Scouting the Pac-12 Venues: Utah’s Rice-Eccles Stadium

A look at the history, characteristics, and some stats of each Conference facility

Posted on June 18, 2021

  By Dane Miller & Stephen Vilardo, SuperWest Sports

Each Pac-12 football venue has its unique characteristics, advantages, and disadvantages, ranging from capacity to the way it’s structured and its history and tradition.

In this 12-part series, we look at what makes each facility unique, considering some of the key moments and stats (provided by in the Pac-12 Era.

In this first installment, we scout Utah’s Rice-Eccles Stadium.

Scouting the Pac-12 Venues
Rice-Eccles Stadium

Built: 1998
Capacity: 51,444
Renovated: 2020-21
Elevation: 4,637
Overall Record: 42-18
Nonconference record: 17-0
Conference Record: 25-18

Nestled nearly a mile high in the valley of the Wasatch Mountains, Utah’s Rice-Eccles stadium is widely considered one of the toughest venues in the country.

There’s nothing quite like those cold, rainy Saturday nights in Salt Lake City—exacerbated by The MUSS student section—that makes opponents want nothing more than to leave and never come back.

Recently expanded and renovated at the cost of $80 million, the natural advantages of playing at the venue, including the high elevation and accompanying poor weather, make Rice-Eccles one of the most hostile environments in the Pac-12.

Only Arizona State, Oregon, and Washington have winning records in Salt Lake City since the Conference expanded, while California has yet to emerge victorious.

Stanford, Oregon State, and Colorado have just a single win.

But the Huskies are undefeated in their three trips to Utah, and the Ducks have just a single defeat.

Still, the 17-0 nonconference record is nothing to sneeze at, even if only one of those victories came against a ranked opponent.

Rice-Eccles is one of the Pac-12’s most hostile environments. | Trent Nelson\The Salt Lake Tribune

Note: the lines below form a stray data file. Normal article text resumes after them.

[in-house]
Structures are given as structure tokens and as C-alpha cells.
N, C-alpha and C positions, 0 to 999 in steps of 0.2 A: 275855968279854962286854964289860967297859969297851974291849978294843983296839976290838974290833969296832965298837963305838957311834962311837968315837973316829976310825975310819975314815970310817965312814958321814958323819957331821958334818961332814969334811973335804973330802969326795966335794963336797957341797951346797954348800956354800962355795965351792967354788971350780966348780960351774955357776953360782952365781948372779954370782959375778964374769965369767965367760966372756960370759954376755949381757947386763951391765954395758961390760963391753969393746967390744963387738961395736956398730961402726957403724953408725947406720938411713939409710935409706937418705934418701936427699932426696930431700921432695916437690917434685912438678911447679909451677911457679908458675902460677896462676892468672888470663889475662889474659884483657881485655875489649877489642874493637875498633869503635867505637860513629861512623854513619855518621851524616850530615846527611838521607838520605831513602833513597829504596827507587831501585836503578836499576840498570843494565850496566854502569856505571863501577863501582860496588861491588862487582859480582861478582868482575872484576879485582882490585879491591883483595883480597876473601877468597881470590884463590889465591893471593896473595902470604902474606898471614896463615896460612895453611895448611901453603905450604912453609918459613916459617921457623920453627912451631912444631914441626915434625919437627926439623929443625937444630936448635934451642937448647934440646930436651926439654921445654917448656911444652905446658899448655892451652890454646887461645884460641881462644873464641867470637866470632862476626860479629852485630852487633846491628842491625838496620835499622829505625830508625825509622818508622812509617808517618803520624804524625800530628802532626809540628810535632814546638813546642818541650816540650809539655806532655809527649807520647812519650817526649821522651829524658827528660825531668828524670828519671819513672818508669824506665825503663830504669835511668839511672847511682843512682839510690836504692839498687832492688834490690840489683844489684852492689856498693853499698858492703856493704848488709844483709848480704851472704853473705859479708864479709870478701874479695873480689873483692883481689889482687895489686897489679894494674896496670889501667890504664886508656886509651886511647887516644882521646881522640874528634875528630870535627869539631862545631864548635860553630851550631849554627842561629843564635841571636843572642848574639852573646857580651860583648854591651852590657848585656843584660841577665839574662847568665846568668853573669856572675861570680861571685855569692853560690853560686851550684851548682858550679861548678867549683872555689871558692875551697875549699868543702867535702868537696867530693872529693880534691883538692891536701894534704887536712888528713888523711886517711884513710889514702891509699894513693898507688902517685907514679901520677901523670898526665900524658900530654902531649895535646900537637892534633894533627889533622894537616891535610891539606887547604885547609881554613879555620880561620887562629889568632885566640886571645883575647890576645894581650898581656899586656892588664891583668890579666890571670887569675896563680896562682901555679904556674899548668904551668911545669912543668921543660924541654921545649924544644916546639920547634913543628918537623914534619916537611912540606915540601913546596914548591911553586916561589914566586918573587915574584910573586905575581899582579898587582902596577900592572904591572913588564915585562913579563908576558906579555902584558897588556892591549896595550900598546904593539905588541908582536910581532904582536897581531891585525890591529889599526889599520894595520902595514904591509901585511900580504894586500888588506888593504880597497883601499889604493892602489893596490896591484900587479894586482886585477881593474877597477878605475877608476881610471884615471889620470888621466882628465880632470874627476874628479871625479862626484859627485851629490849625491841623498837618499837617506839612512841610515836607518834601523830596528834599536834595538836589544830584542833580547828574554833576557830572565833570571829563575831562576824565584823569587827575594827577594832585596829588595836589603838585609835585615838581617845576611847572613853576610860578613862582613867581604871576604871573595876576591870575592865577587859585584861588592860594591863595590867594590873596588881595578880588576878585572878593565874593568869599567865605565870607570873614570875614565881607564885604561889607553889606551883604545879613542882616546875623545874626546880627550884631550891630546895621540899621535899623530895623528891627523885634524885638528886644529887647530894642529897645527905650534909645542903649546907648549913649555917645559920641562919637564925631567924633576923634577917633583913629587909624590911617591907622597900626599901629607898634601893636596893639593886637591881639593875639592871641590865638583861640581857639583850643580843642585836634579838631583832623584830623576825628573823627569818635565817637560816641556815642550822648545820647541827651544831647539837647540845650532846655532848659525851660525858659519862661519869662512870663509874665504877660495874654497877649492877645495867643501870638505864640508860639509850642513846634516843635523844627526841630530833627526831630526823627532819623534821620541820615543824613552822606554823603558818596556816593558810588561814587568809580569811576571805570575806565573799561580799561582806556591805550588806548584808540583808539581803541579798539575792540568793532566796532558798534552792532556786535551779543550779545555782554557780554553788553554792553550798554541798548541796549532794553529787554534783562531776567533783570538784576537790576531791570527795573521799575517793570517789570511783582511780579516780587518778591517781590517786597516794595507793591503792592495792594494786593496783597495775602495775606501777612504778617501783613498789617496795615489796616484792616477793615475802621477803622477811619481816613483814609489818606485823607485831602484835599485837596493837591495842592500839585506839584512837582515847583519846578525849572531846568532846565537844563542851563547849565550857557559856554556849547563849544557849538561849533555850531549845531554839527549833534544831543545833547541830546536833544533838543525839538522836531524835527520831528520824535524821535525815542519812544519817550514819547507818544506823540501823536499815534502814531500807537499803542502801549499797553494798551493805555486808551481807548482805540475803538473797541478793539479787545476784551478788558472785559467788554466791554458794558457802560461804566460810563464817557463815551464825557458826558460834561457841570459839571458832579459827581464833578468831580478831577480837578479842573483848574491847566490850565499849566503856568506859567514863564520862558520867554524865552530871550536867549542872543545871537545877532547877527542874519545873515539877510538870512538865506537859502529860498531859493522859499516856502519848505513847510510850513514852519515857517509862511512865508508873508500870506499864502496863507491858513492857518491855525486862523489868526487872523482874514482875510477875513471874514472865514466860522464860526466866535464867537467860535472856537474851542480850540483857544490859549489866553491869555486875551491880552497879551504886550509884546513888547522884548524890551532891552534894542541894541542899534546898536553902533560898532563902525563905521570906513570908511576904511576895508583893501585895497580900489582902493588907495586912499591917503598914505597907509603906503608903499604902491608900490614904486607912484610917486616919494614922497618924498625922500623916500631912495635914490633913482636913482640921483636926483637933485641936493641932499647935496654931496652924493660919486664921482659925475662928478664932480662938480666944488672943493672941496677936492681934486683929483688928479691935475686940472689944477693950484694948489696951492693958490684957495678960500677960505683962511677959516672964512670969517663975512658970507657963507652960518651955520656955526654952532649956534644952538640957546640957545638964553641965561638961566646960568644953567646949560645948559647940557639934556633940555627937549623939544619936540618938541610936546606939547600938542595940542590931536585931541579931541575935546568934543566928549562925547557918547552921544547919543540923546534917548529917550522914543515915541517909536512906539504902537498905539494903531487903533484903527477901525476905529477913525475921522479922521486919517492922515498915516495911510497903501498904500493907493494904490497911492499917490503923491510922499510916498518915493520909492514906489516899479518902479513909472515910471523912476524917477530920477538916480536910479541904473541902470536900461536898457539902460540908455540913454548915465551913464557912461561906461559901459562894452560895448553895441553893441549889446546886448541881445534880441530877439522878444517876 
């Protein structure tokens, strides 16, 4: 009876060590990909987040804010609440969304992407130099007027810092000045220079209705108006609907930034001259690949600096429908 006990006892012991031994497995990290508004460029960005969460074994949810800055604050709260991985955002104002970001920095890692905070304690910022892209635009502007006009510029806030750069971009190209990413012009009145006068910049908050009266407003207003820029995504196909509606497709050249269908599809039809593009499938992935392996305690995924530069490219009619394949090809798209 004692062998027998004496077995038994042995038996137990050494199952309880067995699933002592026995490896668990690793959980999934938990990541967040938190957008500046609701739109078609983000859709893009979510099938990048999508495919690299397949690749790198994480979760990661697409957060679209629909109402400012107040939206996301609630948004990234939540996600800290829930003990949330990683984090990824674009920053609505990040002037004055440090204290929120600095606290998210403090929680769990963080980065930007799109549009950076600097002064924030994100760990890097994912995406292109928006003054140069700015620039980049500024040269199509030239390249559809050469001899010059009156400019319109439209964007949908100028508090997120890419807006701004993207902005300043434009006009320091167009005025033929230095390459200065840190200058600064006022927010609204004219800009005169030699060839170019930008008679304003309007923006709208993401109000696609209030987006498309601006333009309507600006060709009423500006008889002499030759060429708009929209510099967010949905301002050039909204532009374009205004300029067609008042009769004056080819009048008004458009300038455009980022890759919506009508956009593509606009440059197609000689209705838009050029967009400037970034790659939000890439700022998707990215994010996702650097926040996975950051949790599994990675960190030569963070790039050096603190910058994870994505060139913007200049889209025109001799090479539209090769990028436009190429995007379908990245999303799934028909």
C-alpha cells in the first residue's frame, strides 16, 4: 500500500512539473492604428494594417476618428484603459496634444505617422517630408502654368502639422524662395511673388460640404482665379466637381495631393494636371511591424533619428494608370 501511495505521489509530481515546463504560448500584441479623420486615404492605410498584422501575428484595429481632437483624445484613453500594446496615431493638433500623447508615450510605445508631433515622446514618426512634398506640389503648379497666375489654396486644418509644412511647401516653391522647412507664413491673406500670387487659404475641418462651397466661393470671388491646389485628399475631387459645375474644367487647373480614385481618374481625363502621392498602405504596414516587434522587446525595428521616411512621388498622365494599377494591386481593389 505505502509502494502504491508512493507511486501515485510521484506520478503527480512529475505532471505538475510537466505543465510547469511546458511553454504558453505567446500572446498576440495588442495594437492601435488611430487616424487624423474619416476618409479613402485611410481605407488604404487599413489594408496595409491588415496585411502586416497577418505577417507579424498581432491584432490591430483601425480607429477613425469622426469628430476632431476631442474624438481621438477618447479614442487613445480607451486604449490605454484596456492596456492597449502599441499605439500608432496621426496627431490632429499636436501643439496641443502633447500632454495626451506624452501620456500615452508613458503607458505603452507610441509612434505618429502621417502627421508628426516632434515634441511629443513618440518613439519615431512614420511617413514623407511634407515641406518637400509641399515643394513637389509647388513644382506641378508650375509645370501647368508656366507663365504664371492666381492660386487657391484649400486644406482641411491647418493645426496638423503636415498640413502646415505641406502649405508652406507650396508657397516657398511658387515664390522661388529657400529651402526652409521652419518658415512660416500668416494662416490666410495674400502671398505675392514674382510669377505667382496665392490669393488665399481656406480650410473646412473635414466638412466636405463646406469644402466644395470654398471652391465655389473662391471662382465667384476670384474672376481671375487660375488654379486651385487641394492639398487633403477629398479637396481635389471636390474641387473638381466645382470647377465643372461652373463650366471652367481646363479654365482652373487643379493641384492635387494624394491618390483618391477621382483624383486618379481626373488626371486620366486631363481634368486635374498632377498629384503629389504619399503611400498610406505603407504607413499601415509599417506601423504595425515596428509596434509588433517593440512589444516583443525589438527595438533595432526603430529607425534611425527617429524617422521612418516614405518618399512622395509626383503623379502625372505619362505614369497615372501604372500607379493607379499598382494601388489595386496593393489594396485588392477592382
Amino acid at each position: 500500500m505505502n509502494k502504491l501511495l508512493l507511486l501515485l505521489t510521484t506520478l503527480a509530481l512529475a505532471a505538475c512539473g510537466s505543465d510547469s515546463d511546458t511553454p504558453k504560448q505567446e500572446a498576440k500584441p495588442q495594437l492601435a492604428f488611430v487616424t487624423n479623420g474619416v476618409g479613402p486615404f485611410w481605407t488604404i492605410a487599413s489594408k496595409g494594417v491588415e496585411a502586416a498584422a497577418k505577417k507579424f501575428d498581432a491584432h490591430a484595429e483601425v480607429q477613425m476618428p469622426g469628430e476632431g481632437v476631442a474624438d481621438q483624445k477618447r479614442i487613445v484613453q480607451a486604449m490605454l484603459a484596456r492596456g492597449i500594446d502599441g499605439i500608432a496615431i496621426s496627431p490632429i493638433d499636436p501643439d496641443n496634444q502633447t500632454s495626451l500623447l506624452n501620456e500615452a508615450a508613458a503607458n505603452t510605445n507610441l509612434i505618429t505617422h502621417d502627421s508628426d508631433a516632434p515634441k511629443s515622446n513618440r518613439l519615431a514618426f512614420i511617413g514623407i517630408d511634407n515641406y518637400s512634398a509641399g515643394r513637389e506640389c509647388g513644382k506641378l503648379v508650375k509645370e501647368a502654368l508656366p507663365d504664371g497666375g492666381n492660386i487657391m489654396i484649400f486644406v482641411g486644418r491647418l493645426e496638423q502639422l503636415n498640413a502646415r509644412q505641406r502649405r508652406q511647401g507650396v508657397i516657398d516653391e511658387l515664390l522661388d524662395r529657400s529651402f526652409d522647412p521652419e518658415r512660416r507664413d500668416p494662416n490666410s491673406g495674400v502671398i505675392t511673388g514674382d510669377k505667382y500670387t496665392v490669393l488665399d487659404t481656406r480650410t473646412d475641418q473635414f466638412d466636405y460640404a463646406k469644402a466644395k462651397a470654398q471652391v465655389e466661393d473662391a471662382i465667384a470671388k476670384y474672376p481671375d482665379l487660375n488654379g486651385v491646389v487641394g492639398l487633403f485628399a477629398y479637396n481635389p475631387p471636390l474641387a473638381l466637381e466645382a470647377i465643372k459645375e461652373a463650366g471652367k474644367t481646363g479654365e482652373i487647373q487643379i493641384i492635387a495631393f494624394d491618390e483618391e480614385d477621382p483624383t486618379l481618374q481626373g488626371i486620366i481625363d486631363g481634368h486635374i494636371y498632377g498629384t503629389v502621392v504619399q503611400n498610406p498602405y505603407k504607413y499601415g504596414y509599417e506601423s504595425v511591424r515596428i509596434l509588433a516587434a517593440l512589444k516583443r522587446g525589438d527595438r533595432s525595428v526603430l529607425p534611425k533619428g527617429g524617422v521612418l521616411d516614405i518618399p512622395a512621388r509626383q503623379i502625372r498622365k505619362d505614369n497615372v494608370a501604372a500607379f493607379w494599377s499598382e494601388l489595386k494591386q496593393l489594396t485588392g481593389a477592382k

And when ranked, the Utes are dominant.

The 15-6 mark when in the Top 25 is impressive and indicative of the strength of the program. Calling the Utes “overrated” just doesn’t stick.

The 3-3 record in matchups when both teams are ranked is respectable, as is the 11-6 notch against Conference opponents when Utah is rated in the Top 25.

The adjustment from the Mountain West to the Conference of Champions took time, which explains the 5-10 mark against ranked opponents and the 4-10 record against ranked Pac-12 teams.

Yet, in 2015, Kyle Whittingham’s team reached as high as No. 4 in the country and took down No. 5 Stanford in the same season. And between 2018-19, the Utes won 11-straight games at Rice-Eccles, including eight-straight against Conference opponents.

Putting aside how the Pac-12 Era started in Salt Lake City, the stadium has developed into one of those places where nobody wants to play.

Records vs. Top 25

Record vs. Top 25: 5-10
Record vs. Top 25 Conference Opponents: 4-10
Record vs. Top 25 Nonconference Opponents: 1-0
Record vs. Top 25 when Ranked: 3-3

Records When Ranked

Record when Ranked: 15-6
Record v. Conference Opponents when Ranked: 11-6
Record v. Nonconference Opponents when Ranked: 4-0
Highest Ranking for Home Game: No. 4 (2015)

Records vs. Ranked Opponents

Victory over Highest Ranked Team: No. 5 Stanford (2015)
Loss to Highest Ranked Opponent: No. 4 Washington (2016)
Highest Ranked Opponent: No. 4 Washington (2016)
Highest Ranked Nonconference Opponent: No. 25 BYU (2012)

Records of Pac-12 Teams at Rice-Eccles Stadium

Washington: 3-0
Oregon: 2-1
Arizona State: 3-2
Arizona: 2-2
Stanford: 1-1
UCLA: 2-3
USC: 2-3
Washington State: 2-3
Oregon State: 1-3
Colorado: 1-4
California: 0-3

Follow Stephen on Twitter @StephenVilardo, Dane @DaneMiller_SP12, and @SERCenter

—More from Dane Miller—